After 10 Years, a Separate Peace
Ten years ago this week, in the midst of a desert storm in the Arava Valley, the late King Hussein of Jordan and the late Prime Minister Yitzhak Rabin of Israel signed a peace accord ushering in an era of hope that relations between the neighbors would become a model for a new Middle East.
The 10th anniversary of that momentous day went by this week with little fanfare and no official celebrations marking the milestone.
The Israel-Jordan peace agreement was like the official marriage of a couple that had been carrying on a secret relationship for years. The leaders of both countries sighed with relief, pleased that they would no longer have to hide their affair.
Today, ties between Israel and its eastern neighbor are not at their best. This, though, has less to do with the couple itself not getting along than it does with tension inside the “family” — the Arab world, that is, and, in particular, the Palestinians who comprise two-thirds of Jordan’s 5.5 million population.
“We cannot ignore what’s happening in the West Bank and Gaza, neither can we ignore terrorism,” Marwan Mu’ashar, Jordan’s foreign minister, told Israeli journalists in Amman recently.
The Israel-Jordan peace deal was followed by inflated optimism. Rosy scenarios envisaged other countries in the Middle East following suit, the economies of both countries prospering, the border opening up for mutual tourism and trade thriving — and spilling over from Jordan to the rest of the Arab world.
But this week in Amman, Israeli Ambassador Ya’acov Hadas sat in a fortified embassy, totally isolated from the local political community, lamenting the stagnation in relations. Meanwhile, masses of Jordanians marked the anniversary by demonstrating against ties with the Jewish state.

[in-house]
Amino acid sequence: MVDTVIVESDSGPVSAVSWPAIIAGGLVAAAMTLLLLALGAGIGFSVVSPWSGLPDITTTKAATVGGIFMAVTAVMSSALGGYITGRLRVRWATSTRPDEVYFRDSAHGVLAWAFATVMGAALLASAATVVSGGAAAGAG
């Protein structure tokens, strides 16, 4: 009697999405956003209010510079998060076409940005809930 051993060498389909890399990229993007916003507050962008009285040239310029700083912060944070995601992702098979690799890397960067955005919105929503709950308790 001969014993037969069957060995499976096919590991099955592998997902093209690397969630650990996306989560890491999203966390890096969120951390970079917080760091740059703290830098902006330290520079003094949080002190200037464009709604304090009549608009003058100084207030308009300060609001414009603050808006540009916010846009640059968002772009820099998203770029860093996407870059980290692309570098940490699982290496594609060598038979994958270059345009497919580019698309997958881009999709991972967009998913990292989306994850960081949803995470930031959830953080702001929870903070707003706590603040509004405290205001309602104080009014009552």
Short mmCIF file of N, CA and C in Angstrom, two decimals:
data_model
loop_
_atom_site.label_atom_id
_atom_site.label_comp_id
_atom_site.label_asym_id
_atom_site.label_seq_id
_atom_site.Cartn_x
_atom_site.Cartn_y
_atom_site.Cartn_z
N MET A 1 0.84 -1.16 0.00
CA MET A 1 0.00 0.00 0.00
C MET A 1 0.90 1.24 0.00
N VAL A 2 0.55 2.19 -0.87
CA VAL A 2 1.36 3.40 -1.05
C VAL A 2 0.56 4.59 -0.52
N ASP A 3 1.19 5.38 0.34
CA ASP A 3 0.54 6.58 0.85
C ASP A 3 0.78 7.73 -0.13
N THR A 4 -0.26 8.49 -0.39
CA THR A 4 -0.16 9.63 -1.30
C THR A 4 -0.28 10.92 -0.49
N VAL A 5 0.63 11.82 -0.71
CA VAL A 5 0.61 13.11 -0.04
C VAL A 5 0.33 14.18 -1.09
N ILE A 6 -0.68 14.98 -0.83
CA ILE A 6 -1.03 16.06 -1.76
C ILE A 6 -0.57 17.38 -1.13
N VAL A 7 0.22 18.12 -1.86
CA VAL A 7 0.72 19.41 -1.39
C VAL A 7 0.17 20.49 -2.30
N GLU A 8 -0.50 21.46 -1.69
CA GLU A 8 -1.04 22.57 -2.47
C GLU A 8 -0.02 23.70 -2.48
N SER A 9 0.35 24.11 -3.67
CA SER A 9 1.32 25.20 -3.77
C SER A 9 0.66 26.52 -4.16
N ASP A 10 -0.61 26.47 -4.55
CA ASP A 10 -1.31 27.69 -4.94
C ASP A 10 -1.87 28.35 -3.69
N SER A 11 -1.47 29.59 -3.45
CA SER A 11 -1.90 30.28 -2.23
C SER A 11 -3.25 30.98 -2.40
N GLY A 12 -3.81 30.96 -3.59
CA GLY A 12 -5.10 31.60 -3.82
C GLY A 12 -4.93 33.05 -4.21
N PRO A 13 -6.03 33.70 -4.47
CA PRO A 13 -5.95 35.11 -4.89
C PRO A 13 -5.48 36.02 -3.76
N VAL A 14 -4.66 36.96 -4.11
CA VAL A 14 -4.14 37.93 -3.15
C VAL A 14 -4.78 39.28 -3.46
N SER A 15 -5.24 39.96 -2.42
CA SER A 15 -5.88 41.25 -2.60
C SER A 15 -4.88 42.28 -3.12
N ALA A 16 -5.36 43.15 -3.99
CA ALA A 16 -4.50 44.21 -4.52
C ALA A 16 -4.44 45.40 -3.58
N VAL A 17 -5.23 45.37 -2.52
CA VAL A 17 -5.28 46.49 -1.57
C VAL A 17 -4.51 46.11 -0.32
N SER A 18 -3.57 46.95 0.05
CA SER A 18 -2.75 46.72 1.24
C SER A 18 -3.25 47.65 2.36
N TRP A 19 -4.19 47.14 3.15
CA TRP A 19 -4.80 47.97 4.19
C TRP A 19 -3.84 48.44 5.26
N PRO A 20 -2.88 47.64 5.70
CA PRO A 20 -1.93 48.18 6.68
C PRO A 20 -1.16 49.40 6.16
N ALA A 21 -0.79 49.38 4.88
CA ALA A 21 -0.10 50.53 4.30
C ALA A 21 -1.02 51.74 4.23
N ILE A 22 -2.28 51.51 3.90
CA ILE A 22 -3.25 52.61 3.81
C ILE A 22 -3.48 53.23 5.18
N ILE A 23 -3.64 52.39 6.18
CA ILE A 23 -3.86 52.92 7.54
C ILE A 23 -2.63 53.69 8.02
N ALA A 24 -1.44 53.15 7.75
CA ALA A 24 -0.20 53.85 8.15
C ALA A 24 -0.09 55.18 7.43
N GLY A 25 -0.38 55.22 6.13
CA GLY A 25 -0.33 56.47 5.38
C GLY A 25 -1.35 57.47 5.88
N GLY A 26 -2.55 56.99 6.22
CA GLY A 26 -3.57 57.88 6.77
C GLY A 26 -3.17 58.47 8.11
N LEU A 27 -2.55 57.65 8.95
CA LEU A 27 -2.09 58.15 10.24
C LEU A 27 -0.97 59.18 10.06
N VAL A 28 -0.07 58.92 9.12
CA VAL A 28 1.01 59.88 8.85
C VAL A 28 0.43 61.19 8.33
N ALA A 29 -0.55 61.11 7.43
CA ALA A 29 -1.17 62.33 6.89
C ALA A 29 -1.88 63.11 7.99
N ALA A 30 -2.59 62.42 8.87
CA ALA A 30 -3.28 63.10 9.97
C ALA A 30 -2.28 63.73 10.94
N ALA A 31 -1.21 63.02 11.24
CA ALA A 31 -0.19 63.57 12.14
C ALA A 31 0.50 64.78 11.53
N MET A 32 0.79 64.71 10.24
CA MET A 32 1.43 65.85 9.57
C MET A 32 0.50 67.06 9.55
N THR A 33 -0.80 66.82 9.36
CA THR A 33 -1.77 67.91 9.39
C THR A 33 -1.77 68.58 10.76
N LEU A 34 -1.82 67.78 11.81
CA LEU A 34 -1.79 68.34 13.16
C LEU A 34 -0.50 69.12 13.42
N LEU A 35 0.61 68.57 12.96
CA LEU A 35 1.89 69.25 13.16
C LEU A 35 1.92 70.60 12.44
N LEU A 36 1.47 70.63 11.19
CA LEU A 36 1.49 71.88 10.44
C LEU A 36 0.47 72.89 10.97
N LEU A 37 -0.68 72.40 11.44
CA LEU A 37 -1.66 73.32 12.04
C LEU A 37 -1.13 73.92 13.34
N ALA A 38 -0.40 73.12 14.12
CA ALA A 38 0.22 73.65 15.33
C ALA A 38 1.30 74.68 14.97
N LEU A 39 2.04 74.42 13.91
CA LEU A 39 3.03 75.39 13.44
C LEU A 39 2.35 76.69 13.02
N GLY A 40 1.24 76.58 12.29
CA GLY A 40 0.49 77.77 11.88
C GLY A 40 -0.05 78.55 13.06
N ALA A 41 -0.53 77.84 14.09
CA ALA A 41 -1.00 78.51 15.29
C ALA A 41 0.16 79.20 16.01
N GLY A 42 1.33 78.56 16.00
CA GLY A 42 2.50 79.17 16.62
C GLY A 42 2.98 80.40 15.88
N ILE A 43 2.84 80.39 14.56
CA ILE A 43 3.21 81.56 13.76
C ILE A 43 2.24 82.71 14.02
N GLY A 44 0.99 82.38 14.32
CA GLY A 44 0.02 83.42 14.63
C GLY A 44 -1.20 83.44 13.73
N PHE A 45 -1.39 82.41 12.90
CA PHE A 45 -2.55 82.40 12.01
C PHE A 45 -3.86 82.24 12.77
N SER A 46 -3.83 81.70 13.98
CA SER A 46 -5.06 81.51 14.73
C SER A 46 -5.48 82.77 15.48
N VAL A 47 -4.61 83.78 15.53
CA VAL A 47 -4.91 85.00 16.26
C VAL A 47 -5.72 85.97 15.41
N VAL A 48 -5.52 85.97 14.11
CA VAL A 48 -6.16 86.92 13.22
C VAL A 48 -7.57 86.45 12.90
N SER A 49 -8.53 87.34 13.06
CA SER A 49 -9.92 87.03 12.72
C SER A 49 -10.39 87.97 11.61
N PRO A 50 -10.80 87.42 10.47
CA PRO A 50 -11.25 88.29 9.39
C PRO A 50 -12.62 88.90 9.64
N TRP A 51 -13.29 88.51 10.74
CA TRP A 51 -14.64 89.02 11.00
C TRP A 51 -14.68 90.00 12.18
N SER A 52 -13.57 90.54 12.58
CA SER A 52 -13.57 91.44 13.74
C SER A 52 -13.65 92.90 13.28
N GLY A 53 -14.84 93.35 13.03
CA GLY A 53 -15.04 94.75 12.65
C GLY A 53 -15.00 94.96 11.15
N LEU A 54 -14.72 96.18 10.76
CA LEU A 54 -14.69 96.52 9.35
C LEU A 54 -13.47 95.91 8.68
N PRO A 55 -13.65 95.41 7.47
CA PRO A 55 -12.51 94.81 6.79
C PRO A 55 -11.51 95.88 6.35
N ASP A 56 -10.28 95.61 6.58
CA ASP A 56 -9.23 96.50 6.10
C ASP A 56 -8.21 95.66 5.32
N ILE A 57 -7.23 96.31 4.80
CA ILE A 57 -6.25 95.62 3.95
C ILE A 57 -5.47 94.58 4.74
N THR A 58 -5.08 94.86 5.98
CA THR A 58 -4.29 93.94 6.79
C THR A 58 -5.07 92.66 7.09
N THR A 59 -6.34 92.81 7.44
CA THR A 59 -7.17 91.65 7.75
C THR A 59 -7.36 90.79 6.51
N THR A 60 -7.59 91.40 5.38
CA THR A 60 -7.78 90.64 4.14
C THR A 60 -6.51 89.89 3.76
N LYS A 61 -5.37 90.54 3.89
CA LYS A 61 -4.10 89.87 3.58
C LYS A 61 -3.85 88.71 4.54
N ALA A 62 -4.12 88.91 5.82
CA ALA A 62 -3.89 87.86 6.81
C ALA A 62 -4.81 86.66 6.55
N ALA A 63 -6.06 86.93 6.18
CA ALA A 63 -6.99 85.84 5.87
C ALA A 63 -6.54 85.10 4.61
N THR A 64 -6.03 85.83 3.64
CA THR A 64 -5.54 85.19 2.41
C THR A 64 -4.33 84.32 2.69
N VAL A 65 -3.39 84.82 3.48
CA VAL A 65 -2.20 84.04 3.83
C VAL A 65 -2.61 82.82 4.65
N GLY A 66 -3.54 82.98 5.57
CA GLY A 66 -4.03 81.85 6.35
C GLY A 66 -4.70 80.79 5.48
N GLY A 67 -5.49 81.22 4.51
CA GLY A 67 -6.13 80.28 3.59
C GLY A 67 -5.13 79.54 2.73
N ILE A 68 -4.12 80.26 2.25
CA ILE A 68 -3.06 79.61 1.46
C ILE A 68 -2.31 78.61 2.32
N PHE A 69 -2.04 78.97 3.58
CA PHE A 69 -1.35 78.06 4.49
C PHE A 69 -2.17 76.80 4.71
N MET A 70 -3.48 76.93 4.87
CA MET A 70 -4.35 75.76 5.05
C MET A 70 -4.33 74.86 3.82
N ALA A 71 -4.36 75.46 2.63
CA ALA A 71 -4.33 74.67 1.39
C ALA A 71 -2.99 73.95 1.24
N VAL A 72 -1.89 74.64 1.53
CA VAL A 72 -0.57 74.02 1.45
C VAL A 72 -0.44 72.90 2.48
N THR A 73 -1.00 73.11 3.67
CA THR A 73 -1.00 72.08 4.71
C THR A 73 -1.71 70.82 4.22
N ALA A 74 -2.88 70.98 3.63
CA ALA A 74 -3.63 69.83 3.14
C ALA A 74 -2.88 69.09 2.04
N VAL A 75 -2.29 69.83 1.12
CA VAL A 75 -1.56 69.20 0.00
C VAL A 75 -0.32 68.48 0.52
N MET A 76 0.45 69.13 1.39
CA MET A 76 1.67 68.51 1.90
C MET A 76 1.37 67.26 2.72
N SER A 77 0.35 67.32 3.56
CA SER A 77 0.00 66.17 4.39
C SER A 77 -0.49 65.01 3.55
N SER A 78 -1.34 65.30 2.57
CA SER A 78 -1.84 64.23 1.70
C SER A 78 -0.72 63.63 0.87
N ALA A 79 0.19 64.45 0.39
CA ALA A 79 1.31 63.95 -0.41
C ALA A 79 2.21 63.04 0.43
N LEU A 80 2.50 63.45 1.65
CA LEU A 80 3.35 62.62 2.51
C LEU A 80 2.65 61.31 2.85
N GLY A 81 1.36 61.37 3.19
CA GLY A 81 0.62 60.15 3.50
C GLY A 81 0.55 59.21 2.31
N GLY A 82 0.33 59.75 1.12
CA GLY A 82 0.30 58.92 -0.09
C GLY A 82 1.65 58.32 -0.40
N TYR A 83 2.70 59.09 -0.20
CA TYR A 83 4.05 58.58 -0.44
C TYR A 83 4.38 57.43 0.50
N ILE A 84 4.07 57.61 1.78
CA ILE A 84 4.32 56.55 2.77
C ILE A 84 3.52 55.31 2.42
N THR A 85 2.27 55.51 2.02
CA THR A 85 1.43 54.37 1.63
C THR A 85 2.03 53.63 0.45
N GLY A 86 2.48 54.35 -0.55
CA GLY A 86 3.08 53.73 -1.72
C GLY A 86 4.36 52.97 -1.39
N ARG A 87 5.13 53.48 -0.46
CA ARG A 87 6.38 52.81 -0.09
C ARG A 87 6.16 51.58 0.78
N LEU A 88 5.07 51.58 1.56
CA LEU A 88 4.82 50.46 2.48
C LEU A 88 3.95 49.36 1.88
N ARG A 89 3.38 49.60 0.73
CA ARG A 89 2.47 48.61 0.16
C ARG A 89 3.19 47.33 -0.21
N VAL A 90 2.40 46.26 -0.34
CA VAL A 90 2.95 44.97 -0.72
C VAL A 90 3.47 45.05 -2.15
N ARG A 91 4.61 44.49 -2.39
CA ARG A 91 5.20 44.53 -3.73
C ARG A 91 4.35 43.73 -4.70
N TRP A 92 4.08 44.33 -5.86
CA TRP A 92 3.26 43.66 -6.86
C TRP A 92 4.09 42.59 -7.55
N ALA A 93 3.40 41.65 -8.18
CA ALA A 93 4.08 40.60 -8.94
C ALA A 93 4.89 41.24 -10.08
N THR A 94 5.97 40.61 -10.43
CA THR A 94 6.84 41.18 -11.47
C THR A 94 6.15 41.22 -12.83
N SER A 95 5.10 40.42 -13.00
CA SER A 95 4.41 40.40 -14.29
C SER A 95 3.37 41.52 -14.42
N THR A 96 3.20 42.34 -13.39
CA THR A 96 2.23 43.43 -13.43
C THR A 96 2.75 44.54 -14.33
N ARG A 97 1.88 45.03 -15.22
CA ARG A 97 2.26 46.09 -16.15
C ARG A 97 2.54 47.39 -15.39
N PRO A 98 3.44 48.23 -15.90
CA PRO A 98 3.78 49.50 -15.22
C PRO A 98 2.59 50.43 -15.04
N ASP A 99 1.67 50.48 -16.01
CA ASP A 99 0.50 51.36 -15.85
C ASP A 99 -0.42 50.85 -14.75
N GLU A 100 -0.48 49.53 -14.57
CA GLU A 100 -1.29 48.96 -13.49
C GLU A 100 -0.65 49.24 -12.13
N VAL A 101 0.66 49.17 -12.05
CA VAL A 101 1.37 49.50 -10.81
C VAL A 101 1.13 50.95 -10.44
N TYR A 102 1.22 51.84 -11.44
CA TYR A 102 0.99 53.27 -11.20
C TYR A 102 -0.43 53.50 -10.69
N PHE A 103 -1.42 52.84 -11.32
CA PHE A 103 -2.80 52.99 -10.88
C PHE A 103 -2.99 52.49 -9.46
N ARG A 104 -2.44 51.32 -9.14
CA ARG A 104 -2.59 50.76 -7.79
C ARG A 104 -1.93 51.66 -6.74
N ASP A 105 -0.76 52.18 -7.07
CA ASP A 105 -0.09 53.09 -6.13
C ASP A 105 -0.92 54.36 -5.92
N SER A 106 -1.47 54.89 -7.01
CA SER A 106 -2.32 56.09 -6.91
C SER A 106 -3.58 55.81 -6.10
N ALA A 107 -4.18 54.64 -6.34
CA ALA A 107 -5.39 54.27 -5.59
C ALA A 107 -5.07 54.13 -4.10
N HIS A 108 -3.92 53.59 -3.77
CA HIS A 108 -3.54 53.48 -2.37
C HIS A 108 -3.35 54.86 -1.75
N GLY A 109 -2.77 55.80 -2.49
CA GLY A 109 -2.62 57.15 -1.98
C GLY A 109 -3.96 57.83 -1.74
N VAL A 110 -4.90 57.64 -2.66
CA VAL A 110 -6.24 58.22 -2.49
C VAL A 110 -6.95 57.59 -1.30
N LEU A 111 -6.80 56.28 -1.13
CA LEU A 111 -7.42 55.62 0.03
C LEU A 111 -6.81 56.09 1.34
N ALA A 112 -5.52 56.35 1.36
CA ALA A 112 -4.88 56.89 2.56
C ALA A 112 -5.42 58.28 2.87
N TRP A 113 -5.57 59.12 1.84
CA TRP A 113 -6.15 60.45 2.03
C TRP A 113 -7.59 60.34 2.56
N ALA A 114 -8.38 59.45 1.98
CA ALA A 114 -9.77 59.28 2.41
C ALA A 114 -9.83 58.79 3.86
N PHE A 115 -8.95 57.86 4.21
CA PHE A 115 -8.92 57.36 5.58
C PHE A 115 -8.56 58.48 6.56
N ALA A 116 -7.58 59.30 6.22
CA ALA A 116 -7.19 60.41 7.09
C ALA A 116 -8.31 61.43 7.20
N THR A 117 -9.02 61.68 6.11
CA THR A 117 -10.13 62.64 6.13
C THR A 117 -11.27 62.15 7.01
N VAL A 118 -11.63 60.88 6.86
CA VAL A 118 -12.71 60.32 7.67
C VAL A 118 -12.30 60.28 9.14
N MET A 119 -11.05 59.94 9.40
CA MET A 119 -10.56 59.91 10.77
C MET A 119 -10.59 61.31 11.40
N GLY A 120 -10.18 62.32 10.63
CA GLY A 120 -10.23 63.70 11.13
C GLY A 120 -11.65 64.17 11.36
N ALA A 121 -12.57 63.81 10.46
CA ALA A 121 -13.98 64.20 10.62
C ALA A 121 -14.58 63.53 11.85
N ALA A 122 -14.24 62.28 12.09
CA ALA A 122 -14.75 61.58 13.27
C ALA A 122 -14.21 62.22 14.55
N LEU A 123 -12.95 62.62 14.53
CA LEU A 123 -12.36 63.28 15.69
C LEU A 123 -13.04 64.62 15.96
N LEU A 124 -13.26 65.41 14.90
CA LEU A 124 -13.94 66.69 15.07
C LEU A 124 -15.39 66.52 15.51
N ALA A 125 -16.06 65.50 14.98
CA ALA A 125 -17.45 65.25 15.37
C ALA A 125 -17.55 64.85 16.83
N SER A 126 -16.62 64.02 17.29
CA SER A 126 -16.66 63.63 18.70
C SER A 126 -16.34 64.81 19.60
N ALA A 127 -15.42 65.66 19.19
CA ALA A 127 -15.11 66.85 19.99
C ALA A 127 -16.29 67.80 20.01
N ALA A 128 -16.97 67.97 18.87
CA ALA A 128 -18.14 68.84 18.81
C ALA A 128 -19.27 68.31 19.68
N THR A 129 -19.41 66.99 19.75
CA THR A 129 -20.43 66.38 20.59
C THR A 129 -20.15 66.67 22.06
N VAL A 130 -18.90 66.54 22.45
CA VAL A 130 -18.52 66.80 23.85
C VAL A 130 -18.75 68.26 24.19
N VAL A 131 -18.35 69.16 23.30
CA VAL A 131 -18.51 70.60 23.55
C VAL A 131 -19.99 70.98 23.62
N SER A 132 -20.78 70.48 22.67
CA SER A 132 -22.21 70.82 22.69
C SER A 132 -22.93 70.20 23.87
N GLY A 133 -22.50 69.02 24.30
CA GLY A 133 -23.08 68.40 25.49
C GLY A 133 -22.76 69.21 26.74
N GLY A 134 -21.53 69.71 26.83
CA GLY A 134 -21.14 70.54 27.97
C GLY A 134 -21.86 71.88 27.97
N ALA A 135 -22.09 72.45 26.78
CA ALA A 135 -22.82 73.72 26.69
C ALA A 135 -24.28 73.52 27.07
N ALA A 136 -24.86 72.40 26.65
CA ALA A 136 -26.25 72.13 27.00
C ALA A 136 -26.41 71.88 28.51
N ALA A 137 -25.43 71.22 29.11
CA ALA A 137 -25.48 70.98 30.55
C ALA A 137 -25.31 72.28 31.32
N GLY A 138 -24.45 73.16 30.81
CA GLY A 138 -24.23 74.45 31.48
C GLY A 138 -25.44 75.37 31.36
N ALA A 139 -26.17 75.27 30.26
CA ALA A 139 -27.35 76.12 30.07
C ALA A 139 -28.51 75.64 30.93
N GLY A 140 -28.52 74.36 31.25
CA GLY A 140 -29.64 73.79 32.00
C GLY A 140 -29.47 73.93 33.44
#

“Our relations are like the relations between a couple,” Hadas said in an interview with the Ma’ariv newspaper. “We have ups and downs, quarrels and appeasements.”
The “downs” are the result primarily of the collapse of the peace process with the Palestinians and, long before that, the emergence of a strong anti-Israeli lobby in Jordan.
The first widely publicized misunderstanding took place in 1996, two years after the peace agreement, when Israel opened a new exit to an archaeological tunnel next to the Western Wall. Palestinians claimed Israel was trying to collapse the mosques on the Temple Mount. As a result of the incitement, Palestinian Authority security forces faced off against Israeli soldiers, leaving about 70 people dead.
Later that year came Israel’s botched assassination attempt on Hamas leader Khaled Meshaal in downtown Amman.
Then in March 1997, a Jordanian soldier opened fire on a group of teenage Israeli girls on a field trip along the border, killing seven. The soldier became a hero in Jordan, and Jordanians were outraged when King Hussein apologized to the girls’ families.
Relations really took a turn for the worse after September 2000, when the Palestinian intifada began. Two Israeli diplomats were injured in shooting attacks, and an Israeli businessman was murdered in Jordan in August 2001.
Jordan is particularly perturbed by construction of Israel’s West Bank security barrier, which Jordan says jeopardizes its own security by prompting fears of a new influx of Palestinians.
Israeli bureaucracy and lack of initiative bears some of the blame for the stagnation in relations between the two countries.
A case in point: Eight years ago, Jordan and Israel signed an agreement on special arrangements for the neighboring Red Sea port towns of Aqaba and Eilat. The agreement stipulated that Israel and Jordan would cooperate on issues relating to the two cities.
There was talk of cooperation on environmental management, pest control, flood management, town zoning and land use policies, energy and natural resources, emergency response services and the promotion of binational and multinational events. The agreement also called for the establishment of a special tourism zone in the region, in which cross-border tourism would be encouraged by simplifying crossing procedures; a binational special economic zone, and a binational Red Sea marine peace Park.